Study Guide

Lolita Love

By Vladimir Nabokov


Book 1, Chapter 3
Humbert Humbert

All at once we were madly, clumsily, shamelessly, agonizingly in love with each other; hopelessly, I should add, because the frenzy of mutual possession might have been assuaged only by our actually imbibing and assimilating every particle of each other's soul and flesh. (1.3.3)

Humbert poetically describes his feelings for his first love, Annabel. His affection is almost like a desire to consume. This imagery will return with Lolita.

I broke her spell by incarnating her in another. (1.3.4)

Humbert often describes love in fairy tale terms. Lolita cures him of his thwarted love of his first nymphet.

Book 1, Chapter 15
Humbert Humbert

I knew that I had fallen in love with Lolita forever; but I also knew she would not forever be Lolita. (1.15.3)

Humbert expresses genuine feelings of love toward Lolita, which are often difficult to process given his treatment of her. As suggested here, however, the love seems contingent on Lolita being a nymphet. Does this turn out to be true?

Book 1, Chapter 16
Charlotte Haze

You see, there is no alternative. I have loved you from the minute I saw you. I am a passionate and lonely woman and you are the love of my life. (1.16.2)

Charlotte's impassioned letter to Humbert is received with disgust and delight. Though at first repulsed, Humbert manages to make her love of him part of his plan.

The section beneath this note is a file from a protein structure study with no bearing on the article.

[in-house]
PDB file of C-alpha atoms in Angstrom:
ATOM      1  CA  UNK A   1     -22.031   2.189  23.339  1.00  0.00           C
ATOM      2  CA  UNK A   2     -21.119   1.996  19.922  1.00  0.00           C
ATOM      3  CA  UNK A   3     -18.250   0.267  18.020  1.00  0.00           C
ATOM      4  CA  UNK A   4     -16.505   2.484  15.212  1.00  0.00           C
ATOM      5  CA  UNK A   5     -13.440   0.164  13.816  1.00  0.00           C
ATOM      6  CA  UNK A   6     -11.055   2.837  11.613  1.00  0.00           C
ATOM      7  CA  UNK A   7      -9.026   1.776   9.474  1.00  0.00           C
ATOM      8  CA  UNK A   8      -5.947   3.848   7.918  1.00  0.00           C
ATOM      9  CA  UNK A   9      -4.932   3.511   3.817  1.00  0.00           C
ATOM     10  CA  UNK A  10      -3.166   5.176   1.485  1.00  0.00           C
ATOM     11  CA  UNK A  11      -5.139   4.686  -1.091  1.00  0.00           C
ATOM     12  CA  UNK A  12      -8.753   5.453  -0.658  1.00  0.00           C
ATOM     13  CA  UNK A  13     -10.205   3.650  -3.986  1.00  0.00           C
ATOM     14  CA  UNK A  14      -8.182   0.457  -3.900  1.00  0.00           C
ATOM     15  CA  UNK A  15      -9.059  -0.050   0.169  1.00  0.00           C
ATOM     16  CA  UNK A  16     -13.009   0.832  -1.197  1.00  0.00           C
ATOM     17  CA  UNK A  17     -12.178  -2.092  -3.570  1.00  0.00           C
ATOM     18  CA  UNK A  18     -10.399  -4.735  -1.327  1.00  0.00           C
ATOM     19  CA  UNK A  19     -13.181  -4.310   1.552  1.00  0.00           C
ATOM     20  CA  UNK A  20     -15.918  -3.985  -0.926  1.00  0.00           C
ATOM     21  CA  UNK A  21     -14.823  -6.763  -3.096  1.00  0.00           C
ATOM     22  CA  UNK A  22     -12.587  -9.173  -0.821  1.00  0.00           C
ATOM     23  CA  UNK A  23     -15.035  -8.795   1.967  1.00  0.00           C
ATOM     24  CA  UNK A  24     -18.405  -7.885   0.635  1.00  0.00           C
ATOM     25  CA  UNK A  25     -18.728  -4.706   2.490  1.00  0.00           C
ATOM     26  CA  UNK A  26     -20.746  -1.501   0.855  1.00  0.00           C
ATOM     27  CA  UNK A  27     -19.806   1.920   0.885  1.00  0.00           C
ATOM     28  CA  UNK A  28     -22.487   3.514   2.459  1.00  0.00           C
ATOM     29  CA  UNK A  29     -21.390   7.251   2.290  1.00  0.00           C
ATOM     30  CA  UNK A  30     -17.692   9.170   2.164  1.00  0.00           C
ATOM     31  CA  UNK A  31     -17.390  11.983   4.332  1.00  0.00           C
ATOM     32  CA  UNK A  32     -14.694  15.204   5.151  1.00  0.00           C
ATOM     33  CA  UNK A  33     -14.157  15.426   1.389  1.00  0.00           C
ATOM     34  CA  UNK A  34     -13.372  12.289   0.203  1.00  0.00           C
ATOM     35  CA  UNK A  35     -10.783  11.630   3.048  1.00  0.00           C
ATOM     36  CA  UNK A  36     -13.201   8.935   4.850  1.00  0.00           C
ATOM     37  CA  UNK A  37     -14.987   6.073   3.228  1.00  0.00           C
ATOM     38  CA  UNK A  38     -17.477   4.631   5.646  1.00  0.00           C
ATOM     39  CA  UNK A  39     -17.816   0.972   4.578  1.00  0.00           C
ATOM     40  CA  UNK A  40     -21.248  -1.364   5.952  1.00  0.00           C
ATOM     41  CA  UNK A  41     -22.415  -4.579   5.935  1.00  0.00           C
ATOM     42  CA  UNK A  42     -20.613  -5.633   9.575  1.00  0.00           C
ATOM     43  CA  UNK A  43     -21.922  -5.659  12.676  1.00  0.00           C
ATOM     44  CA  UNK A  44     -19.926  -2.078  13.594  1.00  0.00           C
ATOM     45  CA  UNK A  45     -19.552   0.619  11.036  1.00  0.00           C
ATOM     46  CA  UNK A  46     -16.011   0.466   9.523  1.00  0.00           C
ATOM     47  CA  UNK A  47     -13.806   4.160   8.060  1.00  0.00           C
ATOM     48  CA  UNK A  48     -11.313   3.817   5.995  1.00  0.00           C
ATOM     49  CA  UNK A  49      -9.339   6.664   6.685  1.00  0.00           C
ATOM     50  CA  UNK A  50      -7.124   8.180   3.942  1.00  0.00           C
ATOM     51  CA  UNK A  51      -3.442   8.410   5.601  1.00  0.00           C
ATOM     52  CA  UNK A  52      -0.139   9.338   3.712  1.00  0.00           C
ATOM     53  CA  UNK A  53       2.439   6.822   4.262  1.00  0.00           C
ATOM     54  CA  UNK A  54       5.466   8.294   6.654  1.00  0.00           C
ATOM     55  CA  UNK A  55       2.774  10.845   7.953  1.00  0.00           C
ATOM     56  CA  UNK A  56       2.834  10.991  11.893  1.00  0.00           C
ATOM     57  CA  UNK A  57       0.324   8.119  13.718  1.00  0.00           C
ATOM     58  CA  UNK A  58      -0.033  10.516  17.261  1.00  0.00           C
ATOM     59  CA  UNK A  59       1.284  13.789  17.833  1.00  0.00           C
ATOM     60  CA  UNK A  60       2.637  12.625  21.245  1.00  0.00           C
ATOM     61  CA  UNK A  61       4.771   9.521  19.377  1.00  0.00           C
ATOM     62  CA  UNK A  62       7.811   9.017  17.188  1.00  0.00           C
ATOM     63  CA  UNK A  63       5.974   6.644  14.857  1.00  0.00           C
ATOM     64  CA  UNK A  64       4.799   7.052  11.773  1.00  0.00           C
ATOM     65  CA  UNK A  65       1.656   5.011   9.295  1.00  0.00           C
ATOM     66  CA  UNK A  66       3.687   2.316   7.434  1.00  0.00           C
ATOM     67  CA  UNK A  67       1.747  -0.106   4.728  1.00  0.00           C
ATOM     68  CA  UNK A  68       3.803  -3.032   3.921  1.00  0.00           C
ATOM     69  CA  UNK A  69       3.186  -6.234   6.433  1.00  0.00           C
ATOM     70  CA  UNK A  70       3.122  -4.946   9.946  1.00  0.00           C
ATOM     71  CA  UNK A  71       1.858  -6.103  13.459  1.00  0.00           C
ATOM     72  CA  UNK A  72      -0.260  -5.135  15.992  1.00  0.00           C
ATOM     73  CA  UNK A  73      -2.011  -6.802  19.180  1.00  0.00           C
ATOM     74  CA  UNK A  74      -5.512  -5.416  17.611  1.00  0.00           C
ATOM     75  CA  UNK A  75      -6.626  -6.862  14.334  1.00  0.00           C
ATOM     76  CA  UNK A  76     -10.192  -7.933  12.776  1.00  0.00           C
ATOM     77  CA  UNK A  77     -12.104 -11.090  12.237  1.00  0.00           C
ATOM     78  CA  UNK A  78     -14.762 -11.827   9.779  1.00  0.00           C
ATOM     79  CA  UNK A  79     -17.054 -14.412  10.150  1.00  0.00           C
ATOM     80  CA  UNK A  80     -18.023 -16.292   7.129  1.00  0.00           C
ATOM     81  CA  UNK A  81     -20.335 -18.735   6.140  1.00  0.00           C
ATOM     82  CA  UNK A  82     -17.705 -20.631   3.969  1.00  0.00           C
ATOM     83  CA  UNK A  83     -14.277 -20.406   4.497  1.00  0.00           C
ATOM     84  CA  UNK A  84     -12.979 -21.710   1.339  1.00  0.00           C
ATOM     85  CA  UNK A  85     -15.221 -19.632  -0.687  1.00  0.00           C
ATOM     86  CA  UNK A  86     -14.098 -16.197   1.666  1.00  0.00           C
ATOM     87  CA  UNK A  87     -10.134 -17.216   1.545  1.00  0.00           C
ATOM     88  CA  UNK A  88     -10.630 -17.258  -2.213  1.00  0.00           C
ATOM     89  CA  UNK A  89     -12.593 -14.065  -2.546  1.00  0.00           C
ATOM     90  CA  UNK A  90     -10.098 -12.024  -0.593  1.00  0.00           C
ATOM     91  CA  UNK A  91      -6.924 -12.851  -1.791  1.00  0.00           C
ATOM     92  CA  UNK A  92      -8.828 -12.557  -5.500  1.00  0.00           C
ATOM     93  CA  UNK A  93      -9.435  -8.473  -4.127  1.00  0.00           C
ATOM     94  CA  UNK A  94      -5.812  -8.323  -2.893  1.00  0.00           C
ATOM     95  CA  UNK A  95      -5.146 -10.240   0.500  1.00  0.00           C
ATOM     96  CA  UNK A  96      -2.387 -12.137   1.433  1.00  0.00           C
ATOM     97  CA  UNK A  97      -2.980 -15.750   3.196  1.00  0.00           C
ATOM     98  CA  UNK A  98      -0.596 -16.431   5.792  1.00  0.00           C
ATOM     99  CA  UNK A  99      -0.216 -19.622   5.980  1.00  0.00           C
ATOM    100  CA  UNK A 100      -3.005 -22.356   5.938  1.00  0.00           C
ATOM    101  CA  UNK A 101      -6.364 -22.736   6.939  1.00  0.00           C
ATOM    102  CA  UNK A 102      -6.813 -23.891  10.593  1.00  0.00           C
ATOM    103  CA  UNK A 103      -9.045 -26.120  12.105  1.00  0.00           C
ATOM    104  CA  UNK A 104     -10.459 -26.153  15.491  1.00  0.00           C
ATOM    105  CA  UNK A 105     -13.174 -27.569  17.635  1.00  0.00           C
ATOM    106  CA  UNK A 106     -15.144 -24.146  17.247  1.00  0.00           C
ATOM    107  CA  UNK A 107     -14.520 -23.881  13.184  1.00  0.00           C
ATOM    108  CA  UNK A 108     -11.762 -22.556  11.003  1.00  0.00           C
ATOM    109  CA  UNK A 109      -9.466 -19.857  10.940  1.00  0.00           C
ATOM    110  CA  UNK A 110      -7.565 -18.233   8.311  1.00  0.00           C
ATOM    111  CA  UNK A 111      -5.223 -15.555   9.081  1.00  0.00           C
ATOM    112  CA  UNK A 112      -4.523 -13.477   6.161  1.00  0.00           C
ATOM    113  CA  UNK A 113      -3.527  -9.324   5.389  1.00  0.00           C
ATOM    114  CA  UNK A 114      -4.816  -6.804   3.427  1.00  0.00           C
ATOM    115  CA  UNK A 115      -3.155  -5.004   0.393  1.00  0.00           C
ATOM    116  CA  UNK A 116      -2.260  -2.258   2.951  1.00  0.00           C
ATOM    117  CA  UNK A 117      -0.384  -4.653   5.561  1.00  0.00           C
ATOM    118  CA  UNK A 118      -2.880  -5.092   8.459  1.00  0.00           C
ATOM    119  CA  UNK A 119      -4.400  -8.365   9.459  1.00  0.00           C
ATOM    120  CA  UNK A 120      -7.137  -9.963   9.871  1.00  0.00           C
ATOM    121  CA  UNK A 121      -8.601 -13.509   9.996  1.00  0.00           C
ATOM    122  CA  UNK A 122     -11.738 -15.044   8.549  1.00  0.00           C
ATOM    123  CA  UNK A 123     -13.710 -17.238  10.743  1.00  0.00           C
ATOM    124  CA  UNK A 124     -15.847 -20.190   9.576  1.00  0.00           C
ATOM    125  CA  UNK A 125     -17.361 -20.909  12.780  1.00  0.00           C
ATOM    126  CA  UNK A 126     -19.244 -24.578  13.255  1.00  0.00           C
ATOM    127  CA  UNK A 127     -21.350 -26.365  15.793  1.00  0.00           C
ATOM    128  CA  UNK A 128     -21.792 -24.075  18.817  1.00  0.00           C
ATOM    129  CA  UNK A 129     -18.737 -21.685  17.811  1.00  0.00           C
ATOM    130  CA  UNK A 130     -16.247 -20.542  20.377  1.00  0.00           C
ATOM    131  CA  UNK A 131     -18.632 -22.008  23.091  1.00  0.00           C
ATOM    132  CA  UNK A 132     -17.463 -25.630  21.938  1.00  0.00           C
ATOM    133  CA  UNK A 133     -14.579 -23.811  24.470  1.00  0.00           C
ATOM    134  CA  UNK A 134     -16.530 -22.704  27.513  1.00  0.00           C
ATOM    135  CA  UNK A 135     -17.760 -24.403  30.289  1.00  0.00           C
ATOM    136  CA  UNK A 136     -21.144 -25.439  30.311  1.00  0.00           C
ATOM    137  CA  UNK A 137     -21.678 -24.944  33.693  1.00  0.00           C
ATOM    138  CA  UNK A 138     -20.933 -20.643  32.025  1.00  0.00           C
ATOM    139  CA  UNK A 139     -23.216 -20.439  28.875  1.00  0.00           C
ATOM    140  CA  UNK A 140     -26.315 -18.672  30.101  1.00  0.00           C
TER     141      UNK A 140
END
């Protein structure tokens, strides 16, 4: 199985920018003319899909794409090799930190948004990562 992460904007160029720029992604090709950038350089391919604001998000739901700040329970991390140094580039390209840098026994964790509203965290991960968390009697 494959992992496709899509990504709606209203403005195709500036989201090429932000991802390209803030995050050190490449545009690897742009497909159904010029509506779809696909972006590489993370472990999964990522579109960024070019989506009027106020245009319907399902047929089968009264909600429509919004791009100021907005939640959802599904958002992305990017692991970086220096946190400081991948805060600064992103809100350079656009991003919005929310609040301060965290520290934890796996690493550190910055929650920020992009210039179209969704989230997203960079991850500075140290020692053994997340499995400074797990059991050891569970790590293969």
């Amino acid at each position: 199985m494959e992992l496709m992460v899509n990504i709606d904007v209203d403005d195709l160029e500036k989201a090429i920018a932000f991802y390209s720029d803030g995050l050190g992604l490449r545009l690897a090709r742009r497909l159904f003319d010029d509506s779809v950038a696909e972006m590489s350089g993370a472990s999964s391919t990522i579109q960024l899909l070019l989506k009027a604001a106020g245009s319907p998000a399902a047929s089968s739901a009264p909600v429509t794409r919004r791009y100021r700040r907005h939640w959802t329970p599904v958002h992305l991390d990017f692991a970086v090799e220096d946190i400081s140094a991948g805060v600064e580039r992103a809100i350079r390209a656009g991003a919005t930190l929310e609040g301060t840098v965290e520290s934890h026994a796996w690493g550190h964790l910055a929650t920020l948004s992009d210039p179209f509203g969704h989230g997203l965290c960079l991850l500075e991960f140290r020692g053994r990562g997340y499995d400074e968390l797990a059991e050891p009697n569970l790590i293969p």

Book 1, Chapter 27

"But we are lovers, aren't we?" (1.27.43)

Lolita reveals herself as far more precocious savvy than we or Humbert even knew. She knows they are lovers before Humbert even makes his first (sort of) real move. Do we believe this?

Book 2, Chapter 29
Humbert Humbert

"Lolita," I said, "this may be neither here nor there but I have to say it. Life is very short. From here to that old car you know so well there is a stretch of twenty, twenty-five paces. It is a very short walk. Make those twenty-five steps. Now. Right now. Come just as you are. And we shall live happily ever after." (2.29.68)

Humbert's last ditch effort to win Lolita back stirs feelings in the reader. Do we actually want her to leave Dick and return to Humbert? What's the deal?

and I looked and looked at her and knew clearly as I know I am to die, that I loved her more than anything I had ever seen or imagined on earth, or hoped for anywhere else. (2.29.67)

It is difficulty to reconcile Humbert's deep love of Lolita and his predatory ways. Do we believe him when he makes these claims? Does he love her or the idea of her?

He was the only man she had ever been crazy about […] And I had never counted, of course? (2.29.30)

Learning that Lolita actually loved Clare Quilty is deeply disturbing. How can this be? Humbert longs to know her feelings for him, even after so many years.

Book 2, Chapter 32
Humbert Humbert

I loved you. I was a pentapod monster, but I loved you. I was despicable and brutal, and turpid, and everything, mais je t'aimais, je t'aimais. (2.32:4)

Humbert writes a lot about loving Lolita. His expressions of love and expressions of guilt often go together. Why?

Book 2, Chapter 36
Humbert Humbert

But while the blood still throbs through my writing hand, you are still as much part of blessed matter as I am, and I can still talk to you from here to Alaska […] And this is the only immortality you and I may share, my Lolita. (2.36.7)

Nothing can ever really divide him from Lolita. Writing the book assures that, in a certain way, they will be together forever.